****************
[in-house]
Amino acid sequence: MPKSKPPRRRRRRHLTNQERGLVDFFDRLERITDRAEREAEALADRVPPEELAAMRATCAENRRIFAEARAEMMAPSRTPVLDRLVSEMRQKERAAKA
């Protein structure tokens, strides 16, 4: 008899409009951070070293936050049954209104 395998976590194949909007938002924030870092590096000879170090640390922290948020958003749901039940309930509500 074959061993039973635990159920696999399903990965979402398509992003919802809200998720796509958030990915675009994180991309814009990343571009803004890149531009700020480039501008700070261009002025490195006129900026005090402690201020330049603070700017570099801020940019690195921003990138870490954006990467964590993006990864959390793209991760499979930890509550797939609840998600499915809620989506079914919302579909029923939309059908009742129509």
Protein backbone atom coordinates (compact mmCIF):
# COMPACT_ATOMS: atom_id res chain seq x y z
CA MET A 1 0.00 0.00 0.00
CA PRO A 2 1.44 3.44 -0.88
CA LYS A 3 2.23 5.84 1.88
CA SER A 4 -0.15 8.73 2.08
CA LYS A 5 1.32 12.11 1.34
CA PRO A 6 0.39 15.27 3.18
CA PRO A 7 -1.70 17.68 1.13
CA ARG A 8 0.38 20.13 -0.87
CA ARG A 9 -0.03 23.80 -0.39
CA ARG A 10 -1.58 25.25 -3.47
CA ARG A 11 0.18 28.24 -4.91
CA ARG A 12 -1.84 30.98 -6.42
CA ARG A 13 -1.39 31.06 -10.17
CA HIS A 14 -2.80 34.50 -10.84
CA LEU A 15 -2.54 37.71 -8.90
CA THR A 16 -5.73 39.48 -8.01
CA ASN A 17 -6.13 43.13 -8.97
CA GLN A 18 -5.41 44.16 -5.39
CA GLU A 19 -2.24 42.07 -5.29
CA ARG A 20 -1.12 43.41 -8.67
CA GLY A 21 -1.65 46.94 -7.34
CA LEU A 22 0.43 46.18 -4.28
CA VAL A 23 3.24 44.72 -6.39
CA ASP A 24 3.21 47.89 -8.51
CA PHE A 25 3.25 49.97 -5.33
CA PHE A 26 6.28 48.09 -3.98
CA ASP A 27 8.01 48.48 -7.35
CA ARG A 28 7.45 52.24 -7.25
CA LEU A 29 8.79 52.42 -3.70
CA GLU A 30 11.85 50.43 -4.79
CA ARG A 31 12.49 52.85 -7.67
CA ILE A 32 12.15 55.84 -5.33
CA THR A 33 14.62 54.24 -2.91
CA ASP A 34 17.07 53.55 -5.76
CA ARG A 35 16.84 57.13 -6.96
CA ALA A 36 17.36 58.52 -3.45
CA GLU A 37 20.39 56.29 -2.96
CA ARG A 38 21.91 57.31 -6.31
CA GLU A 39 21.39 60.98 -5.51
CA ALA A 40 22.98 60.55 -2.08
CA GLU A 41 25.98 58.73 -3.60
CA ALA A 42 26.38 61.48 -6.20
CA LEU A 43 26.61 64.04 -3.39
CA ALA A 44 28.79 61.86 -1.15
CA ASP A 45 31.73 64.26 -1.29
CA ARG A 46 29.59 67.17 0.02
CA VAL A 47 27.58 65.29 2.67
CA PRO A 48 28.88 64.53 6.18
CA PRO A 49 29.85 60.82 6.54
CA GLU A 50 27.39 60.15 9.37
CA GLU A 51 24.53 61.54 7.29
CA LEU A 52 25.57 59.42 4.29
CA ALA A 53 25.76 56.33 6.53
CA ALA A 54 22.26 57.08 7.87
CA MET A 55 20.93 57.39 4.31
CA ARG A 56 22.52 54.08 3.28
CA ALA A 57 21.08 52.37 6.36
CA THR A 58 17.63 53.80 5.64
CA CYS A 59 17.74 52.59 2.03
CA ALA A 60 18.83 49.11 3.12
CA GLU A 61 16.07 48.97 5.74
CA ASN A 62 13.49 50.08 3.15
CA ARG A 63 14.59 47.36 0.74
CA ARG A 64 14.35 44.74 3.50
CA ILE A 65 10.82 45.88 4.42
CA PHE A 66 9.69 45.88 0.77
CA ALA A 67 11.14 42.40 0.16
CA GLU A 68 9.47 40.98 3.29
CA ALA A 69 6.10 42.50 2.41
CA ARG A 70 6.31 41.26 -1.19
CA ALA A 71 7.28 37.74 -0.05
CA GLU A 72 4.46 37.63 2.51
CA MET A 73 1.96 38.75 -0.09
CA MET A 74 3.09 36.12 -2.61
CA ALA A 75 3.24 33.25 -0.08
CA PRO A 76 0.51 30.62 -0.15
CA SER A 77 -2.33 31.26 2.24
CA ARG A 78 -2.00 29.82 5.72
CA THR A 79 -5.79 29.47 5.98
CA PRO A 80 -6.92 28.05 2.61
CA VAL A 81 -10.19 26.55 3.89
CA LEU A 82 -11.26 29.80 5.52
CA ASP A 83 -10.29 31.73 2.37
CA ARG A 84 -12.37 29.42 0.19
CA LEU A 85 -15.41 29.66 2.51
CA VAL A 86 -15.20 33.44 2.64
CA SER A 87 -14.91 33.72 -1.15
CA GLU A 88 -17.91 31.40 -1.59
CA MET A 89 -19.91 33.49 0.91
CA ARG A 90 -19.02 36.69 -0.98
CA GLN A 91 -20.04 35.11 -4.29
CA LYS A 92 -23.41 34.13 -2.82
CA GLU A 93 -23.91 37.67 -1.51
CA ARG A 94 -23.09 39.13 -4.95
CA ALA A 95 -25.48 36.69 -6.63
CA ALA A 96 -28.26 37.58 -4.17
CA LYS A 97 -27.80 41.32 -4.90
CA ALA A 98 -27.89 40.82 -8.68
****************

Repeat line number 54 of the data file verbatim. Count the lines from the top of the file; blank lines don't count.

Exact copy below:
CA PRO A 49 29.85 60.82 6.54